June 27, 2018 Richard Rezler
LOUISVILLE, Ky. -- Three Washtenaw Community College students are competing this week at SkillsUSA's 54th annual National Leadership and Skills Conference at the Kentucky Exposition Center.
Let's meet them:
Raymond Papierniak, 19, of Ann Arbor, is competing in the Overall Welding category, and spent most of Wednesday testing his skills in five welding disciplines: Stick, Mig, Tig, Flux Core and Oxy Fuel Cutting. He was allotted one-hour to complete each discipline.
"I'm fairly happy with what I've got," Papierniak said. "I made some mistakes, but in stick welding I ran out of time. I thought I had about 30 minutes left, but then the judge came up and told me I had five minutes left."
It's the first year competing at nationals for Papierniak. He has bigger plans ahead, hoping to use his national experience, and a full-year scholarship from WCC, to advance him to world competition in Kazan, Russia next year.
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WCC student Ashlea Carravallah is geared up to compete in the Automotive Refinishing Technology competition this week. It's the second consecutive year she has qualified for the national competition, which is a showcase of career and technical education students.
Last year, the 24-year-old Fenton resident finished in 10th place, but she sees that experience and a year of growth in her trade as reasons to expect a higher finish this year.
"I have zero nerves going in this year. I know what's going to happen," Carravallah said. "It's the little things I have to pay close attention to. I'd love to win, but I can't let myself get upset if I don't. I'm going out to win though."
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Joe Eddy is taking his decision to specialize in Automotive Collision Repair to the next level this week.
Only three years removed from four years of military service in the Marine Corps — a service which included deployments in Afghanistan and Japan — the 31-year-old Eddy has advanced his collision repair skills to where he will test them against the best college students the United States has to offer. The competition consists of three disciplines: a written test, an interview process and damage analysis.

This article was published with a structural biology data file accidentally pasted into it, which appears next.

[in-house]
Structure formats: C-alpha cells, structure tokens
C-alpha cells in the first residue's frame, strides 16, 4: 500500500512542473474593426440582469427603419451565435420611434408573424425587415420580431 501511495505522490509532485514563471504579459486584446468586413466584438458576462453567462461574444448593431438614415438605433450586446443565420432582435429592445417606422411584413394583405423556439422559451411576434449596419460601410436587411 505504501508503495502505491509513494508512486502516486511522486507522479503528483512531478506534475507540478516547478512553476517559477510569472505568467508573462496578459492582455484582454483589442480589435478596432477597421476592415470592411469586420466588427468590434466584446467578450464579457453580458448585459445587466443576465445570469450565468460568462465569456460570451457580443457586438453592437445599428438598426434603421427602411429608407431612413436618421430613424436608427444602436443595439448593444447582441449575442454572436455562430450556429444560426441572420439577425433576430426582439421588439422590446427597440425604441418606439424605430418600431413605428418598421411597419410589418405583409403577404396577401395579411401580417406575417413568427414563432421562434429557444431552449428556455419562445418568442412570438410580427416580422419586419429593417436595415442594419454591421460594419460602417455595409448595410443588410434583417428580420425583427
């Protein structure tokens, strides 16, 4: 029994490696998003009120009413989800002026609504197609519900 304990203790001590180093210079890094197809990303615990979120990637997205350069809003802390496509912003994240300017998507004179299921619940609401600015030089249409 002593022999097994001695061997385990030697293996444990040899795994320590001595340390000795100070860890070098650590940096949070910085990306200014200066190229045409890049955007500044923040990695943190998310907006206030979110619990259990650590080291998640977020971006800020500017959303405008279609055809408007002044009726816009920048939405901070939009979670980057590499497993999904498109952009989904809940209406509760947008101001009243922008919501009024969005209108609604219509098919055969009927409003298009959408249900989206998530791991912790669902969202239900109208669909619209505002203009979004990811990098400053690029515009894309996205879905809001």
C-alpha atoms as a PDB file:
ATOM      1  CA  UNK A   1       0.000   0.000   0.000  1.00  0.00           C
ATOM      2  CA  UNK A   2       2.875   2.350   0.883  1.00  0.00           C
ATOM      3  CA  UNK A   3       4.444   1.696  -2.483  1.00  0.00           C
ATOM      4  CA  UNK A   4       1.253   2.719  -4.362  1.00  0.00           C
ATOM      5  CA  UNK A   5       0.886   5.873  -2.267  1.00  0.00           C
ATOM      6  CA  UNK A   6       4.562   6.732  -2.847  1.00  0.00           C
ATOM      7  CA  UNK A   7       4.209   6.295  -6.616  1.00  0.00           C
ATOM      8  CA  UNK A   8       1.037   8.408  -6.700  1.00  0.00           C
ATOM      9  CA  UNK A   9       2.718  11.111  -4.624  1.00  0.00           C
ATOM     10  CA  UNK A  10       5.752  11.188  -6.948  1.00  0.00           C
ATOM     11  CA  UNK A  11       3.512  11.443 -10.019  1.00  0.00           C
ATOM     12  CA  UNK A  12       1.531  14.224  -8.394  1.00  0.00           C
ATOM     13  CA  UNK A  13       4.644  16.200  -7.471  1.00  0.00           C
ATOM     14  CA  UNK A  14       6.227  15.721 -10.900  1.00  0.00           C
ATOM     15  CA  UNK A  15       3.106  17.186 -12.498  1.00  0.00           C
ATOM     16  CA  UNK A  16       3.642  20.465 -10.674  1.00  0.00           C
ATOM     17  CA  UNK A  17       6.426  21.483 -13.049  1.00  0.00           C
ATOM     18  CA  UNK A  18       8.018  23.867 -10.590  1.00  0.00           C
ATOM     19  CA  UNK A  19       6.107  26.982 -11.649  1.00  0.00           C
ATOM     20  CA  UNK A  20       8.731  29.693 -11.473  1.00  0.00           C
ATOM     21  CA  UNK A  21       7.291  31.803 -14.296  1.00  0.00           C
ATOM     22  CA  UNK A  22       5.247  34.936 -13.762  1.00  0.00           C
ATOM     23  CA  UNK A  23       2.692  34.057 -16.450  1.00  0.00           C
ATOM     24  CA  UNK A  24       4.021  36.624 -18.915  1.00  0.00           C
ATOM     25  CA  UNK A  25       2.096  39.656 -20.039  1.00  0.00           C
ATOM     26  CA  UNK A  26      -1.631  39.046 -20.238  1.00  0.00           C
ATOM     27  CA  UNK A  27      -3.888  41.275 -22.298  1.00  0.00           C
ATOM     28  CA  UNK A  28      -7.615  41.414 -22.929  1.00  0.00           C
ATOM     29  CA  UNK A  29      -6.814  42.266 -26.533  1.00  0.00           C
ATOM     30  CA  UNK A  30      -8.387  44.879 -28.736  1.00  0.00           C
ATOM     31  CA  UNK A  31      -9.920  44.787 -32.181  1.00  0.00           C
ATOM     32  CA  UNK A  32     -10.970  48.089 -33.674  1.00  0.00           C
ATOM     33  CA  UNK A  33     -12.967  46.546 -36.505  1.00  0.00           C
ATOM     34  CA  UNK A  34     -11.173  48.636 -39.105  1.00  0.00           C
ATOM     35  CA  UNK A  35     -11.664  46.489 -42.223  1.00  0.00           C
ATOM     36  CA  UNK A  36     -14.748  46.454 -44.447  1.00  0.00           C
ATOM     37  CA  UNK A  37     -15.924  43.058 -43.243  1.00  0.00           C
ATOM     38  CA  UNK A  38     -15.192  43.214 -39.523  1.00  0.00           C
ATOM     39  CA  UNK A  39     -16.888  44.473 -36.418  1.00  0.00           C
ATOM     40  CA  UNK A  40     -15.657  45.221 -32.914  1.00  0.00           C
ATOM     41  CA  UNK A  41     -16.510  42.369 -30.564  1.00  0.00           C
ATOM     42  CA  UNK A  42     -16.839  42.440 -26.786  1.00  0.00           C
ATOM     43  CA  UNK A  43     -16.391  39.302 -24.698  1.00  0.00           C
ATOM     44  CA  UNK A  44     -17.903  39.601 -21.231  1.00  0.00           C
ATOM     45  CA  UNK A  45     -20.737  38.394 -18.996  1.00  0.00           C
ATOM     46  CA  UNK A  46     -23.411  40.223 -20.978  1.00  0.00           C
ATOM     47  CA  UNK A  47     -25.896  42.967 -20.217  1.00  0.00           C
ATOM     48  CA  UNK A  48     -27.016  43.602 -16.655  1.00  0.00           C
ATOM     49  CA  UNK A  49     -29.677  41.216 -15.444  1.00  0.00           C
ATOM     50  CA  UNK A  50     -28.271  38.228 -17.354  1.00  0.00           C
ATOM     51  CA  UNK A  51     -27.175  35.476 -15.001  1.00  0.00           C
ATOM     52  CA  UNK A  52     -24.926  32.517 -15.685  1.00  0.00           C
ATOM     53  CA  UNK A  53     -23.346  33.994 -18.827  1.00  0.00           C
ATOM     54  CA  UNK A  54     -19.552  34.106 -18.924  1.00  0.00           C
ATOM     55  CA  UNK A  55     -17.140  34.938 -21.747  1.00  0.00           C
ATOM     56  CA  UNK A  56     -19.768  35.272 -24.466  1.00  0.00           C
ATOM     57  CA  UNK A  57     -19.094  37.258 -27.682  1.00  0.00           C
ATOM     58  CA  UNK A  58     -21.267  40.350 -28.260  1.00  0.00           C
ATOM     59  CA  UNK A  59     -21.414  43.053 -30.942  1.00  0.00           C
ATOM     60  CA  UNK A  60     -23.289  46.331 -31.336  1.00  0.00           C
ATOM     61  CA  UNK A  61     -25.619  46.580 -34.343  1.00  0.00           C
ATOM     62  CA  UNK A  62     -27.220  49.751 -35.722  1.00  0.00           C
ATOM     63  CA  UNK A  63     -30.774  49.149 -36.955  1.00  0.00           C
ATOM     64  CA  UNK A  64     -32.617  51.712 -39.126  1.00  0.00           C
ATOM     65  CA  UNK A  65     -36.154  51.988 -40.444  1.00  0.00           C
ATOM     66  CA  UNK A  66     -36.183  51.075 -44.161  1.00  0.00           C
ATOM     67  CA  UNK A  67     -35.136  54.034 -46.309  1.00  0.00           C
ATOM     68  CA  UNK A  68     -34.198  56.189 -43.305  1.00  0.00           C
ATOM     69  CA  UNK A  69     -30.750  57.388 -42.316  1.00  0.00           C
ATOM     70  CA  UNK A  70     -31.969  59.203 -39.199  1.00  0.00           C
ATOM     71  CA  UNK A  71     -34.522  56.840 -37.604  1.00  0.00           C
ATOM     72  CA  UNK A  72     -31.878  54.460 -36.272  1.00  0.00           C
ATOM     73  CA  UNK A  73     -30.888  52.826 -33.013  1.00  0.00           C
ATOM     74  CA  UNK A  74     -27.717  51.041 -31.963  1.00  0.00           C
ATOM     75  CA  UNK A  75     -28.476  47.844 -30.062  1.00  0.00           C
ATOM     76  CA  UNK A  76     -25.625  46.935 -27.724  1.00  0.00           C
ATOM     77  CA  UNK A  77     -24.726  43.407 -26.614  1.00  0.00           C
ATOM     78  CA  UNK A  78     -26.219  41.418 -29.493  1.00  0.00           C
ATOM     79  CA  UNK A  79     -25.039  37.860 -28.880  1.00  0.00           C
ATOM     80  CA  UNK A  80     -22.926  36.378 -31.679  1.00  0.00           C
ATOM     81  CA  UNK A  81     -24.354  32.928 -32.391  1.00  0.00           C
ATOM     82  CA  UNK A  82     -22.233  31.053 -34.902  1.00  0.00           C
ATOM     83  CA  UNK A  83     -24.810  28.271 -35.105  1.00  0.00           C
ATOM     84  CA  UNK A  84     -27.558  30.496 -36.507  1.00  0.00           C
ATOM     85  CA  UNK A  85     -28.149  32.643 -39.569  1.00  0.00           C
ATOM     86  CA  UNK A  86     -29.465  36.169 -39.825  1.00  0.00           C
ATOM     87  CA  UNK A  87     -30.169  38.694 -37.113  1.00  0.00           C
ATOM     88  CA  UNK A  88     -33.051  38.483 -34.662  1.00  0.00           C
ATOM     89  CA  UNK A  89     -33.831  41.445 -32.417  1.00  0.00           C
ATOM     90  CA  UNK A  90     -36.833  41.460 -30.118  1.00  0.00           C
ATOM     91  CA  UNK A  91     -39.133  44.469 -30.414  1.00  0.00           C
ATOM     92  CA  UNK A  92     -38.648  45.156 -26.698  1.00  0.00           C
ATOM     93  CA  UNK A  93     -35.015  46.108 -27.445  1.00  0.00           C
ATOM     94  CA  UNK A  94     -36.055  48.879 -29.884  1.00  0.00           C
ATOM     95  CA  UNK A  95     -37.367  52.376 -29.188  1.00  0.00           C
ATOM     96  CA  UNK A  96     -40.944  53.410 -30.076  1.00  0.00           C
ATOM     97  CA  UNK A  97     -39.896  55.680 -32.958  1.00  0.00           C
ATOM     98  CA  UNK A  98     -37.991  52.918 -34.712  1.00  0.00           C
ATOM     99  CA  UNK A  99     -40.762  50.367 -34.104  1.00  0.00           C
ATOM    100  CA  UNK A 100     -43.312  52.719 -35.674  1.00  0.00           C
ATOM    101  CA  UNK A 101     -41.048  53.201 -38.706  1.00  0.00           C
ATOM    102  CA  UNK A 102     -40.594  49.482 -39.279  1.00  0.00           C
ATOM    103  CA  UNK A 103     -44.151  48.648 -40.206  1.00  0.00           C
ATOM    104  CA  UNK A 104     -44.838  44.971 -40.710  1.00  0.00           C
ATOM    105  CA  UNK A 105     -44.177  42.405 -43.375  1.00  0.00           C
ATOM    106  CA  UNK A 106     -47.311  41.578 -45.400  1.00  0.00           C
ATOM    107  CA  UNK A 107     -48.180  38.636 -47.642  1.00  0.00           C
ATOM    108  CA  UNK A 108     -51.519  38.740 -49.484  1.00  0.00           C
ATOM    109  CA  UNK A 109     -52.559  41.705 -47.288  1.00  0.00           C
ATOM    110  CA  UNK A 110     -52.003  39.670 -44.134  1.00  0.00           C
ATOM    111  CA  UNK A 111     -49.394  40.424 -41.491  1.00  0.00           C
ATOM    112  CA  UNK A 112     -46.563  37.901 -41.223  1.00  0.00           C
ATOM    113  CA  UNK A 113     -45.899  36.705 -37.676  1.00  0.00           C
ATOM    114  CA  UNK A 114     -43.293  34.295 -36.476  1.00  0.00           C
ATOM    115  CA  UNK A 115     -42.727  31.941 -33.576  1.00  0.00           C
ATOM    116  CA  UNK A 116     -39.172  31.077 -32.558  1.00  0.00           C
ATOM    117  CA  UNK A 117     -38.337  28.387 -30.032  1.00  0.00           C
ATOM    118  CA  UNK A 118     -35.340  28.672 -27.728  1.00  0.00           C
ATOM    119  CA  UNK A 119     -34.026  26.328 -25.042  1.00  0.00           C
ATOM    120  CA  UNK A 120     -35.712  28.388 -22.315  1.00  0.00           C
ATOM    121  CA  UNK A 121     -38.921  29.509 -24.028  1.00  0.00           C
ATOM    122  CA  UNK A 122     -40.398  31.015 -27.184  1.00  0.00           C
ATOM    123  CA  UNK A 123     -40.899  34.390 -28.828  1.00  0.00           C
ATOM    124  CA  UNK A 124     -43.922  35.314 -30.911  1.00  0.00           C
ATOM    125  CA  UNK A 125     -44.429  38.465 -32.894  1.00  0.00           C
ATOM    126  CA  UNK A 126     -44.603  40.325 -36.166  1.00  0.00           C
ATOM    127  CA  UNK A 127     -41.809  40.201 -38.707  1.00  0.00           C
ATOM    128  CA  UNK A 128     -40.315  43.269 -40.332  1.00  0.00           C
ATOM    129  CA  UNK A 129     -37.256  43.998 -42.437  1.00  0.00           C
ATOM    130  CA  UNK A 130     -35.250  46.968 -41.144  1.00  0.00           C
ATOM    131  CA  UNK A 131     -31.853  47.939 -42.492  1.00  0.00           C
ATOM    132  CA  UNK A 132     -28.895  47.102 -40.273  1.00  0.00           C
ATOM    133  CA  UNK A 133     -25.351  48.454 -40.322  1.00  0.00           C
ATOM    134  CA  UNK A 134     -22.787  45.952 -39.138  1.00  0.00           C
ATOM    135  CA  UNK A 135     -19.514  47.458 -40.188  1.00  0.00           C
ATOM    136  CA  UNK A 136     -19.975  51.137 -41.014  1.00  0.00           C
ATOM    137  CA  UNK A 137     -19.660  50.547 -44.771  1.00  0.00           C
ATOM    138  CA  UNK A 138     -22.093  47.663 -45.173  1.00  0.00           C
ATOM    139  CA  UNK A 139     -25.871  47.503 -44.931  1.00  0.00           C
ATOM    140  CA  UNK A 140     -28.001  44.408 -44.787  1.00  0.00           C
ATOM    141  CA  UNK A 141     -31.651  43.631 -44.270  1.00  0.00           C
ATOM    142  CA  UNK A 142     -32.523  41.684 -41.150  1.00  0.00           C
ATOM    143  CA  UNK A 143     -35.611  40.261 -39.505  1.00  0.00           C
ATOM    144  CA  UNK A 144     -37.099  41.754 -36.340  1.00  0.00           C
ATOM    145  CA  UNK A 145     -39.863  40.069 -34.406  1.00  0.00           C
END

"I did a lot of things after I got out of the military before I decided I would do this," Eddy said. "I was very excited when I made it (by winning the state competition) by three points."
The Milan native and Ypsilanti resident earned a Bachelor of Sciences degree from Eastern Michigan University before deciding to alter his career plans and go into collision repair.
The three WCC students are joined in Louisville by WCC Automotive Body Repair part-time instructor Bobby Feldkamp and full-time Welding faculty member Alex Pazkowski.
They're part of more than 16,000 people — including students, teachers and business partners — are expected to participate in the weeklong event that concludes on Friday with the closing awards ceremony.
College and high school students from around the country compete in a wide variety of skills ranging from automotive, aviation and diesel technology and maintenance to skills such as advertising design, crime investigation, hair styling, culinary, robotics and many other categories.
— Story and photos by NuMedia Services for WCC